I've been forced to do things a bit differently now because I no longer have a very fast internet connection.  The 1Gbps connection is now a 100Mbps connection.  With several smart phones, smart televisions, laptops, and Raspberry Pi's, this connection can be a bit slow.  Just the videos streaming and software security updates can be an issue at times.  It is especially an issue if I am running 4-6 virtual machines all accessing the network on top of all the physical devices.  As a result, I've changed my development environment.

I now host a Slackware 14.2 and a Slackware-current (both x86 and x86_64) mirror on a Raspberry Pi 1 B+, which also doubles as a print server on my home network.  That particular Pi has a 10/100 Mbit/s Ethernet port, so it is fast enough for my needs.  Sadly this Pi is running Raspbian instead of Slackware.  On my Raspberry Pi 3 B, which is also my LAN gateway, I host all of my git repositories.  The Slackware mirrors are using the HTTP protocol, are hosted using Apache2, and physically sit on an external USB hard drive connected to the Pi 1 B+.

I took Eric Hameleers's (aka Alien BOB) old script and modified it for my needs, since the newer script does not work with Raspbian.  You can use the latter if your Pi is running Slackware-arm and you will achieve the same results using the below configuration  It is all synced and stored on the USB hard drive at /usb/Slackware-Mirror.  Here is my Apache2 configuration for the curious.  It is a very basic configuration, it could probably be improved, but it works fine for my needs.  See the links at the bottom of this post for information about configuring Apache2 on Slackware.

$ sudo cat  /etc/apache2/sites-available/slackware-mirror.conf
<VirtualHost *:80>
    ServerAdmin webmaster@localhost
    DocumentRoot /usb/Slackware-Mirror/
    ErrorLog ${APACHE_LOG_DIR}/error.log
    CustomLog ${APACHE_LOG_DIR}/access.log combined
    <Directory "/usb/Slackware-Mirror">
        Options Indexes FollowSymLinks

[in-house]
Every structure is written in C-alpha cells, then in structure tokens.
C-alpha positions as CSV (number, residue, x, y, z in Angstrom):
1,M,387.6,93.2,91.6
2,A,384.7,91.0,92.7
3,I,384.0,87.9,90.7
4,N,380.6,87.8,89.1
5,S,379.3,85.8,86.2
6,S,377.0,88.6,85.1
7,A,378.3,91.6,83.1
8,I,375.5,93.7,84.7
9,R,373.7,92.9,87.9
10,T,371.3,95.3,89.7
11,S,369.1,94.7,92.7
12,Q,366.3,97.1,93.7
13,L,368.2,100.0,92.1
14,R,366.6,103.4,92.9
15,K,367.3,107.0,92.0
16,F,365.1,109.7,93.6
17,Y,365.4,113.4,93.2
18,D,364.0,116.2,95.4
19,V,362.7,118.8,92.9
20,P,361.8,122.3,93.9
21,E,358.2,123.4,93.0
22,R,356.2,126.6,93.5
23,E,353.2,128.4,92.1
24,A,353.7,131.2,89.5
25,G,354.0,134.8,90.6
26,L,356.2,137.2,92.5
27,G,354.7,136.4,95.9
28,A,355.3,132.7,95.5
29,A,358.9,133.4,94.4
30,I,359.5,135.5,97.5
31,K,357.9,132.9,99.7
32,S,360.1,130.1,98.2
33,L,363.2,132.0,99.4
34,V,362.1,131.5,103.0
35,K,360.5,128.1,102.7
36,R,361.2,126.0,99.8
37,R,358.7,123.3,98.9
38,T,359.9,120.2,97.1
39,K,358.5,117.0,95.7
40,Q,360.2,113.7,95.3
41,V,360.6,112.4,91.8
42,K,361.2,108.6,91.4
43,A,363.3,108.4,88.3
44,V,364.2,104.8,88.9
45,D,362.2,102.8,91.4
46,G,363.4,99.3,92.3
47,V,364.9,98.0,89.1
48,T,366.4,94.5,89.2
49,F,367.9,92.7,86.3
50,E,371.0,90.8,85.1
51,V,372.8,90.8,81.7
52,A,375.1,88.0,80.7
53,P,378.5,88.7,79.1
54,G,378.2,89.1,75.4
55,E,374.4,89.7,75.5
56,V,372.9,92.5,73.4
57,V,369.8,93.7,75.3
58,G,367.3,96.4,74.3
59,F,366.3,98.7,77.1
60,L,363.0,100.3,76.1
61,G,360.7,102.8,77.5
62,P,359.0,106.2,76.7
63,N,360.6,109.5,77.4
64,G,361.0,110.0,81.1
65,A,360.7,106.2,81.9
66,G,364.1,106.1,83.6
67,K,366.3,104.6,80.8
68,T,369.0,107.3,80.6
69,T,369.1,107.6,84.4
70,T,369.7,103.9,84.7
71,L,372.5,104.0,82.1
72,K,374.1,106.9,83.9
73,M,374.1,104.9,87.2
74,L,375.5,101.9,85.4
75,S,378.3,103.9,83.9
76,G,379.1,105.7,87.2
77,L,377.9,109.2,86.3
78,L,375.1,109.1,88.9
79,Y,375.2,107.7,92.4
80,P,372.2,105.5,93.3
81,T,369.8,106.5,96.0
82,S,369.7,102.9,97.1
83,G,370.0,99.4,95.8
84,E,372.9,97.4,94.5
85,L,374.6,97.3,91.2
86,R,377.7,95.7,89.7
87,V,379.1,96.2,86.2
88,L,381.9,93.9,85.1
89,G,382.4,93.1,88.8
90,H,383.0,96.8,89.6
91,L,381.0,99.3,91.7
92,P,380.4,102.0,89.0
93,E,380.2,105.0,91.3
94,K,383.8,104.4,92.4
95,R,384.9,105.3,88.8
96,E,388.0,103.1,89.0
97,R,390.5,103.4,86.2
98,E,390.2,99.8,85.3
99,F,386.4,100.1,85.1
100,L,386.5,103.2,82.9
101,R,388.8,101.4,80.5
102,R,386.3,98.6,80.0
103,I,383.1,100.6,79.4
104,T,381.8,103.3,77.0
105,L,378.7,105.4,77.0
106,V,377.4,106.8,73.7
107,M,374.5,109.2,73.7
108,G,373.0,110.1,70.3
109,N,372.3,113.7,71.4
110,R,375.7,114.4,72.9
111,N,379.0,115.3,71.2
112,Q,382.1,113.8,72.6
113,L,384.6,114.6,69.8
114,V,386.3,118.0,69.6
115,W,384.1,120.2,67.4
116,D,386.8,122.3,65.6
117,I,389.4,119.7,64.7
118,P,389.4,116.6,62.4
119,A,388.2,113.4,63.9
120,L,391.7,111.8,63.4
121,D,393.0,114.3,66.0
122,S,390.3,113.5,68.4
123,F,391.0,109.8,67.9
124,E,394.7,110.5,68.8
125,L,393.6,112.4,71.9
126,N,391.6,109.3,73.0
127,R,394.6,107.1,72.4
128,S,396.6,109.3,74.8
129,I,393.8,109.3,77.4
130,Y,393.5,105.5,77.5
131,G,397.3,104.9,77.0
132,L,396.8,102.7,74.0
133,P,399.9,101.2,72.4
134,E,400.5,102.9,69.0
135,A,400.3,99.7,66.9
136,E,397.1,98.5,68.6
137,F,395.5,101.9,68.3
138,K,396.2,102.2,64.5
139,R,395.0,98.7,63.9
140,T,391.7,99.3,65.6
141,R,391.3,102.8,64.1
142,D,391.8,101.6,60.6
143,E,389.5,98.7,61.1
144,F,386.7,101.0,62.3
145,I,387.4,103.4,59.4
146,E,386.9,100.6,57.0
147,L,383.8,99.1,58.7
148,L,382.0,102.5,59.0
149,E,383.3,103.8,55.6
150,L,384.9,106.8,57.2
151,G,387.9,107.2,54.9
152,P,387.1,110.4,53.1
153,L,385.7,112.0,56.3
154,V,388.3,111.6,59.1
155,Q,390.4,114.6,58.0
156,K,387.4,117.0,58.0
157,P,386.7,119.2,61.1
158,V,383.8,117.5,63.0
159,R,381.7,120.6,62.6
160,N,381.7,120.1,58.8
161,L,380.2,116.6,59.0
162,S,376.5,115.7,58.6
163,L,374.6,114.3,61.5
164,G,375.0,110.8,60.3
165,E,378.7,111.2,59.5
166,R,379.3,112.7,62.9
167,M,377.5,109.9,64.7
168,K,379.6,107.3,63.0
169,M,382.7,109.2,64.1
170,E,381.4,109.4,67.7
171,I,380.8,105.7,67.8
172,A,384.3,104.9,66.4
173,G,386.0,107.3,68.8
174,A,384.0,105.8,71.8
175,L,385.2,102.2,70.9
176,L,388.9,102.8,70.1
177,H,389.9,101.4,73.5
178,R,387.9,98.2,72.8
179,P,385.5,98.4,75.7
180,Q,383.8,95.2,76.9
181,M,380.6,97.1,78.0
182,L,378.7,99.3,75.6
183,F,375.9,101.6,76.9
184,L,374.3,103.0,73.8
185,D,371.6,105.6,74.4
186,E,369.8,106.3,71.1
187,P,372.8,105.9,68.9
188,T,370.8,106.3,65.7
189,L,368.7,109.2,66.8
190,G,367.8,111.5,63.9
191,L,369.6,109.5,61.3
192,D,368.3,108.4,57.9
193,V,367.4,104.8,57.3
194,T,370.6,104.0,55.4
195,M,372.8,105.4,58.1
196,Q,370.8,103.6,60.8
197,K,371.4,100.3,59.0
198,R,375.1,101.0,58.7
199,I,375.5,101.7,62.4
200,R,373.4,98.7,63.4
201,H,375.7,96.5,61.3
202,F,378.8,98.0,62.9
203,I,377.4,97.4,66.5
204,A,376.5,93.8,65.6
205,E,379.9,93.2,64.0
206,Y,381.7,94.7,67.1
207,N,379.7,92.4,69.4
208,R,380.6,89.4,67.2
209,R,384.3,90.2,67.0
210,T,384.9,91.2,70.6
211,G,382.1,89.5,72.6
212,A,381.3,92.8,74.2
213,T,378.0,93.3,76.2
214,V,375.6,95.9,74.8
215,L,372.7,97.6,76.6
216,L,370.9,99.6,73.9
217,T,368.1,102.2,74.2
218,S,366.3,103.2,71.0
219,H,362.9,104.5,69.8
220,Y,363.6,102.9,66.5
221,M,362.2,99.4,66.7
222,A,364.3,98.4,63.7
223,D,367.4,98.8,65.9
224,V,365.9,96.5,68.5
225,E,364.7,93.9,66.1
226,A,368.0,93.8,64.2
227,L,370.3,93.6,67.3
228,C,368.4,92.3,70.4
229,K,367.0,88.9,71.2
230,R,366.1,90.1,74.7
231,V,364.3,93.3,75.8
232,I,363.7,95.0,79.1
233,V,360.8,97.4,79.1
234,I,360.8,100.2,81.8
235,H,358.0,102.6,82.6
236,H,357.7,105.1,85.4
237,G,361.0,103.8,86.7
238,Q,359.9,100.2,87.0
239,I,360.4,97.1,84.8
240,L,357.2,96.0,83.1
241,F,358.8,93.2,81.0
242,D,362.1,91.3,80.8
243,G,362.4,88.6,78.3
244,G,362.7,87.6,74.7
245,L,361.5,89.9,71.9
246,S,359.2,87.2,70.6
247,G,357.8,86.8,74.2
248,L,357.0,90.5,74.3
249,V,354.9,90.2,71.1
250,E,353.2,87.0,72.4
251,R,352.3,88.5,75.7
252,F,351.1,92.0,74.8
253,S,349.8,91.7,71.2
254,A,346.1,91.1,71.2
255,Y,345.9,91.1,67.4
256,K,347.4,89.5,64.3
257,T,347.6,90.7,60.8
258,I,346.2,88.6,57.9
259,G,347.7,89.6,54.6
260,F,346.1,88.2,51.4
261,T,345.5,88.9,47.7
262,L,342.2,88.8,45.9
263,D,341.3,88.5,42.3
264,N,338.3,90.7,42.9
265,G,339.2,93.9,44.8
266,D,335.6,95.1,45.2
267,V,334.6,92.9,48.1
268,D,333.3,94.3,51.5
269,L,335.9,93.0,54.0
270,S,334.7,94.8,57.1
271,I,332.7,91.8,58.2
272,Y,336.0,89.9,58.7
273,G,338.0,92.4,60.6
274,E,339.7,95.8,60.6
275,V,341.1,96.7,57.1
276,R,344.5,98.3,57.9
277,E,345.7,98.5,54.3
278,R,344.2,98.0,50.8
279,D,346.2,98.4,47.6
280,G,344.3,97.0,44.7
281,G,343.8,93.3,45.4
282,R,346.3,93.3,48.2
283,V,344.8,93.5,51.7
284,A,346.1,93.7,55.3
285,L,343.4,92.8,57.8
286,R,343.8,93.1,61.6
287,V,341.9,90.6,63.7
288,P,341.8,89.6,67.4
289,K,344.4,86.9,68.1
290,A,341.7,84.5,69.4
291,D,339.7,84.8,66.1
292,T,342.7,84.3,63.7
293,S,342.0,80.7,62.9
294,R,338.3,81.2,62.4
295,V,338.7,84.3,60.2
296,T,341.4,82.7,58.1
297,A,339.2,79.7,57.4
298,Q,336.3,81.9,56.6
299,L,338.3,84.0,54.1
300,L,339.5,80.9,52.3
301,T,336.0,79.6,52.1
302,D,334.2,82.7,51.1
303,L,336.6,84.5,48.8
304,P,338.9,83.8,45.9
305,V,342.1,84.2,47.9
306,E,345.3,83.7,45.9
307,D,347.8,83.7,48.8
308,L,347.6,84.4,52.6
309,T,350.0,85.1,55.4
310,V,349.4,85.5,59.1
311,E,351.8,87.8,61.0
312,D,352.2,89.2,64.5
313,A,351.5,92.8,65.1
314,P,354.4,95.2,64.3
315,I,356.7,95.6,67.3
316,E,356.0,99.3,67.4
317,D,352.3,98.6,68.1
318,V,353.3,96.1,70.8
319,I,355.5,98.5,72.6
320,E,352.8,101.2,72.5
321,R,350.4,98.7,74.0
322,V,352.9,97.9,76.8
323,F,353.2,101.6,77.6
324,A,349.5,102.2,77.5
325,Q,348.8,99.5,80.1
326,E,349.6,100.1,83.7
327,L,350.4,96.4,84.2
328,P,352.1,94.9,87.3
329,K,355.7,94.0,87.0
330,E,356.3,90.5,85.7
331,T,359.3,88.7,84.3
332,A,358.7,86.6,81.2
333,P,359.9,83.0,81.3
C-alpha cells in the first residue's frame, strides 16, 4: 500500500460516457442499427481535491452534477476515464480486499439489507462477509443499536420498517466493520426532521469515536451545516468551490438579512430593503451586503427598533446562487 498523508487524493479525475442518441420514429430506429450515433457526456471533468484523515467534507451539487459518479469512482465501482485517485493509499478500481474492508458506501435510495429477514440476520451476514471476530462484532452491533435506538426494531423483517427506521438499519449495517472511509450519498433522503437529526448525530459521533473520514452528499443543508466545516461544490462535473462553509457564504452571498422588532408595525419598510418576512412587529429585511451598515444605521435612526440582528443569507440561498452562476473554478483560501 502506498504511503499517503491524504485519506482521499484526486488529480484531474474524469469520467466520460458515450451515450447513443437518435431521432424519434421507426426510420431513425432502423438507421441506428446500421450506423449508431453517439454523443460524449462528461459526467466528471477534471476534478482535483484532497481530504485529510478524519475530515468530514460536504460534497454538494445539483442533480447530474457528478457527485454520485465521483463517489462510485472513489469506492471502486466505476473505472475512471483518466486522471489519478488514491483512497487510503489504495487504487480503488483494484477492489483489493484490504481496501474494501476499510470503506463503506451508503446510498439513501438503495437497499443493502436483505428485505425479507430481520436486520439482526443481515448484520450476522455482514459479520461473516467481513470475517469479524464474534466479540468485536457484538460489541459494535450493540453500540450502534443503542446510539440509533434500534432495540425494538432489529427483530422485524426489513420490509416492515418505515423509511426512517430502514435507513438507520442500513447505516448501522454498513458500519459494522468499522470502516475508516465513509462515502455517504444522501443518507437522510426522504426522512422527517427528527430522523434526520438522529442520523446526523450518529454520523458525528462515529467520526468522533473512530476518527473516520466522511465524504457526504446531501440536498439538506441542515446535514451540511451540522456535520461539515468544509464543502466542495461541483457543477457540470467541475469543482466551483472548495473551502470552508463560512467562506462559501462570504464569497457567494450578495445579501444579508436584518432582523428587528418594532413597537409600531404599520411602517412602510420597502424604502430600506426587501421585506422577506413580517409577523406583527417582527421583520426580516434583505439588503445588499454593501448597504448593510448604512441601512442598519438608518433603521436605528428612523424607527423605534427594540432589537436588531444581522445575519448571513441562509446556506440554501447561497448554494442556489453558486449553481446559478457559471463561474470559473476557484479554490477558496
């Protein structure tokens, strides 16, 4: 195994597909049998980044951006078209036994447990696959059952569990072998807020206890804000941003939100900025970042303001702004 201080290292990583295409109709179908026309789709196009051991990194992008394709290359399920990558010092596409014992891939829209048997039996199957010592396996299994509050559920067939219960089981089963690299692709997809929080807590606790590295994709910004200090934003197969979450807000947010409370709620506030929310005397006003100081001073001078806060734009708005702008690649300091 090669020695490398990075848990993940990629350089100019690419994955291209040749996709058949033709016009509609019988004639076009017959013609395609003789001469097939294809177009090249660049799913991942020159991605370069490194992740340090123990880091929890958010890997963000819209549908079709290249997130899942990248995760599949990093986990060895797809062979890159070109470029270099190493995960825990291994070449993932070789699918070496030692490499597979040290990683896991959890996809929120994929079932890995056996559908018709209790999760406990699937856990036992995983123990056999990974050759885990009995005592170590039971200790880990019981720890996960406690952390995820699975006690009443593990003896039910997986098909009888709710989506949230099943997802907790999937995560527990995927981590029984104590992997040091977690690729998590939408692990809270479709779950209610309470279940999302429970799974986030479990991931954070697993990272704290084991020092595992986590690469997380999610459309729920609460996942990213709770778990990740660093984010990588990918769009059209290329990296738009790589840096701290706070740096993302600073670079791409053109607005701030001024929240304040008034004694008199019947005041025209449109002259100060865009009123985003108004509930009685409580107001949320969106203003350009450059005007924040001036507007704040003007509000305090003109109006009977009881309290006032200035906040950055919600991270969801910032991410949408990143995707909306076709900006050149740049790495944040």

IndexOptions FancyIndexing VersionSort NameWidth=*
        AllowOverride All
        Order allow,deny
        Allow from all
        Require all granted

On each Slackware host I now just have to comment out everything in /etc/slackpkg/mirrors and add a URL pertaining the the Slackware release at the bottom of the file:

# Local Area Network Mirror

If you are following along, be sure the change slackware64-current/ to slackware-current/, or slackware64-14.2/, or slackware-14.2/ for your desired Slackware release.

Then I run the usual commands as root to update slackpkg:

$ slackpkg update gpg && slackpkg update

My router does have the ability to serve DNS on the LAN using dnsmasq.  I chose to opt out of that for the mirror because it adds latency to the process of downloading and installing packages.

The next pieces I added to this puzzle were the cron jobs that run that later email me about any updates to the Slackware tree.  I changed the MAILTO address for privacy reasons.

$ crontab -e
0 4 * * * /bin/sh /usb/Slackware-Mirror/
0 5 * * * ARCH=x86 /bin/sh /usb/Slackware-Mirror/
0 16 * * * REL=14.2 /bin/sh /usb/Slackware-Mirror/
0 17 * * * REL=14.2 ARCH=x86 /bin/sh /usb/Slackware-Mirror/

Finally I installed and configured Postfix for email delivery using a gmail account.  I used the following tutorial to do so:  Configure Postfix to use Gmail as a Mail Relay

Keep in mind that Slackware 14.2 uses the Sendmail service for email services.  Slackware-current uses Postfix.

Now I can provision virtual machines among other various devices on my LAN with Slackware.  The best part is that I am saving bandwidth for myself and for the Slackware mirrors I would otherwise be hammering with file transfers.

Relevant Links: